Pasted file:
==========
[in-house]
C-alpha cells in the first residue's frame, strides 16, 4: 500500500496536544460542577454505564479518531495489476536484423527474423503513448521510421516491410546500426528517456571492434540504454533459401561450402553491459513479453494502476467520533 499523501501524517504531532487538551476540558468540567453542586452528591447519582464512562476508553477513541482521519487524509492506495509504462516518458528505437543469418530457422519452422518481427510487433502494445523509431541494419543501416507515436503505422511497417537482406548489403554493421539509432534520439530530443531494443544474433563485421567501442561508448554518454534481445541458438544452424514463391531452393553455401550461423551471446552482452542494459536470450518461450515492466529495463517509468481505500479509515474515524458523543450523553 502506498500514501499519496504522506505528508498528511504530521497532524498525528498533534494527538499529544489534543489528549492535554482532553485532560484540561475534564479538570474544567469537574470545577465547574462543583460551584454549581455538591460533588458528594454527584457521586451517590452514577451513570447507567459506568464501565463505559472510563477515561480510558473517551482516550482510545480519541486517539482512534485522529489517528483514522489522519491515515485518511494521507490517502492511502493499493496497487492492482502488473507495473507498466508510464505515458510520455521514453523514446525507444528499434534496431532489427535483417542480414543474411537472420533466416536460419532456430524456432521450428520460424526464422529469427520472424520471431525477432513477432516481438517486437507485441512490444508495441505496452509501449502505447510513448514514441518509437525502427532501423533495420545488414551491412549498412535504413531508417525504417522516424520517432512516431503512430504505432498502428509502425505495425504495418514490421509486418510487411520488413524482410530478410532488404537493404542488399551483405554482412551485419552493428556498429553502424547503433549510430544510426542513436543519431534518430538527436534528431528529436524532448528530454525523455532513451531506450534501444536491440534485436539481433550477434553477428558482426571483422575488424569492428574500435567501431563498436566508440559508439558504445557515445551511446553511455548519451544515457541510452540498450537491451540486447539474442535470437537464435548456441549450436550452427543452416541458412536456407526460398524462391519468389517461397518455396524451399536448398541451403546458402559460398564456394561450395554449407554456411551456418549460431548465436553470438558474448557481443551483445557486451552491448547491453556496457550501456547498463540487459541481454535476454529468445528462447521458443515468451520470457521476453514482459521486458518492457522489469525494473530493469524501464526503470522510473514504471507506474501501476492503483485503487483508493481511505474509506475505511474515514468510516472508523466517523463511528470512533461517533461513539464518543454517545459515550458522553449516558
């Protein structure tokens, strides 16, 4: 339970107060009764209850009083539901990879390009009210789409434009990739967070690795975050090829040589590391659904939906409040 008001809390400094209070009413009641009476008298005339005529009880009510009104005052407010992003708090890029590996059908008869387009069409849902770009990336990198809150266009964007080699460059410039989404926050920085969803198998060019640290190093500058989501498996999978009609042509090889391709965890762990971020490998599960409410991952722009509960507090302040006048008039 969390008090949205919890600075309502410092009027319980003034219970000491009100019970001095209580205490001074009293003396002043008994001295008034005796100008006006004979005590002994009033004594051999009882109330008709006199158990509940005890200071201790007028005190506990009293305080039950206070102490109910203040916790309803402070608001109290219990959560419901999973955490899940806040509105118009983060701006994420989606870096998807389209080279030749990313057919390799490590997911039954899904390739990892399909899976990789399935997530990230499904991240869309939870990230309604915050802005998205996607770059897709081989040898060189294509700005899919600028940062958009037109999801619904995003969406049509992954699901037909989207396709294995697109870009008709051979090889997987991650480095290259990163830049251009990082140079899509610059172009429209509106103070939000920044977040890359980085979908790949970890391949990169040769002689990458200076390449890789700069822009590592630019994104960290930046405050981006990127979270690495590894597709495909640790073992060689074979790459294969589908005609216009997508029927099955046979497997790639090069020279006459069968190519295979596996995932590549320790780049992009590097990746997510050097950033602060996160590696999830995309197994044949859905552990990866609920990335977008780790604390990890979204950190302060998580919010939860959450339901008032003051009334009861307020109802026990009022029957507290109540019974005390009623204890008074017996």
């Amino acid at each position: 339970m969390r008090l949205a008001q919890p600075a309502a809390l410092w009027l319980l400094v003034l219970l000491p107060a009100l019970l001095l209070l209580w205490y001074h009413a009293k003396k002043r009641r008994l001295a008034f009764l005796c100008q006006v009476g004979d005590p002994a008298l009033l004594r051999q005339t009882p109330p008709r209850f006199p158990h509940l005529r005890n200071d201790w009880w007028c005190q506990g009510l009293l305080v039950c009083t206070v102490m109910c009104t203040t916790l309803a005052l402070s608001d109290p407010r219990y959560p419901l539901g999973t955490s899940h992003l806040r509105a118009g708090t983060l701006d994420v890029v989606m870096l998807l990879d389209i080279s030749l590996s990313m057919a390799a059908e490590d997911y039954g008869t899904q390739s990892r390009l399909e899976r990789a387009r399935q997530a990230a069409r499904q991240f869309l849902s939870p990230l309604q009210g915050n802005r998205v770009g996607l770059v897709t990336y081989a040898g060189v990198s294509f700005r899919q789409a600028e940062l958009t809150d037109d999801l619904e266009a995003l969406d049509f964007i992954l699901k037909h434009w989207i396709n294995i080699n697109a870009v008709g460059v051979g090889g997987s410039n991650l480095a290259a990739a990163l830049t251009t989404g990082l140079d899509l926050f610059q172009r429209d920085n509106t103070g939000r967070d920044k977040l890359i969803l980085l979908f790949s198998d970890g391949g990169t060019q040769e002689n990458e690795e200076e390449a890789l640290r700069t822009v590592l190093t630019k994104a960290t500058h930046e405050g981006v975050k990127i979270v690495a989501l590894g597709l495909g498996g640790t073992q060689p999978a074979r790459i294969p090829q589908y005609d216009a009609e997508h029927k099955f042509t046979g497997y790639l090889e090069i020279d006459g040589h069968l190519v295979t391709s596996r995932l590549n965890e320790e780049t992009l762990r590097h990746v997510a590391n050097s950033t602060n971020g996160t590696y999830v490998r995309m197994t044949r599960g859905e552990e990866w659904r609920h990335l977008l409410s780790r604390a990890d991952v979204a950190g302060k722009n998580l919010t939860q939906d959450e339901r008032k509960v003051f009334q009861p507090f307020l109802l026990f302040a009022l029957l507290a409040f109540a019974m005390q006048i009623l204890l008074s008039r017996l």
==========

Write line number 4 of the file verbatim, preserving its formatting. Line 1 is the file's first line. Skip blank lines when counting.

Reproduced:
């Amino acid at each position: 339970m969390r008090l949205a008001q919890p600075a309502a809390l410092w009027l319980l400094v003034l219970l000491p107060a009100l019970l001095l209070l209580w205490y001074h009413a009293k003396k002043r009641r008994l001295a008034f009764l005796c100008q006006v009476g004979d005590p002994a008298l009033l004594r051999q005339t009882p109330p008709r209850f006199p158990h509940l005529r005890n200071d201790w009880w007028c005190q506990g009510l009293l305080v039950c009083t206070v102490m109910c009104t203040t916790l309803a005052l402070s608001d109290p407010r219990y959560p419901l539901g999973t955490s899940h992003l806040r509105a118009g708090t983060l701006d994420v890029v989606m870096l998807l990879d389209i080279s030749l590996s990313m057919a390799a059908e490590d997911y039954g008869t899904q390739s990892r390009l399909e899976r990789a387009r399935q997530a990230a069409r499904q991240f869309l849902s939870p990230l309604q009210g915050n802005r998205v770009g996607l770059v897709t990336y081989a040898g060189v990198s294509f700005r899919q789409a600028e940062l958009t809150d037109d999801l619904e266009a995003l969406d049509f964007i992954l699901k037909h434009w989207i396709n294995i080699n697109a870009v008709g460059v051979g090889g997987s410039n991650l480095a290259a990739a990163l830049t251009t989404g990082l140079d899509l926050f610059q172009r429209d920085n509106t103070g939000r967070d920044k977040l890359i969803l980085l979908f790949s198998d970890g391949g990169t060019q040769e002689n990458e690795e200076e390449a890789l640290r700069t822009v590592l190093t630019k994104a960290t500058h930046e405050g981006v975050k990127i979270v690495a989501l590894g597709l495909g498996g640790t073992q060689p999978a074979r790459i294969p090829q589908y005609d216009a009609e997508h029927k099955f042509t046979g497997y790639l090889e090069i020279d006459g040589h069968l190519v295979t391709s596996r995932l590549n965890e320790e780049t992009l762990r590097h990746v997510a590391n050097s950033t602060n971020g996160t590696y999830v490998r995309m197994t044949r599960g859905e552990e990866w659904r609920h990335l977008l409410s780790r604390a990890d991952v979204a950190g302060k722009n998580l919010t939860q939906d959450e339901r008032k509960v003051f009334q009861p507090f307020l109802l026990f302040a009022l029957l507290a409040f109540a019974m005390q006048i009623l204890l008074s008039r017996l």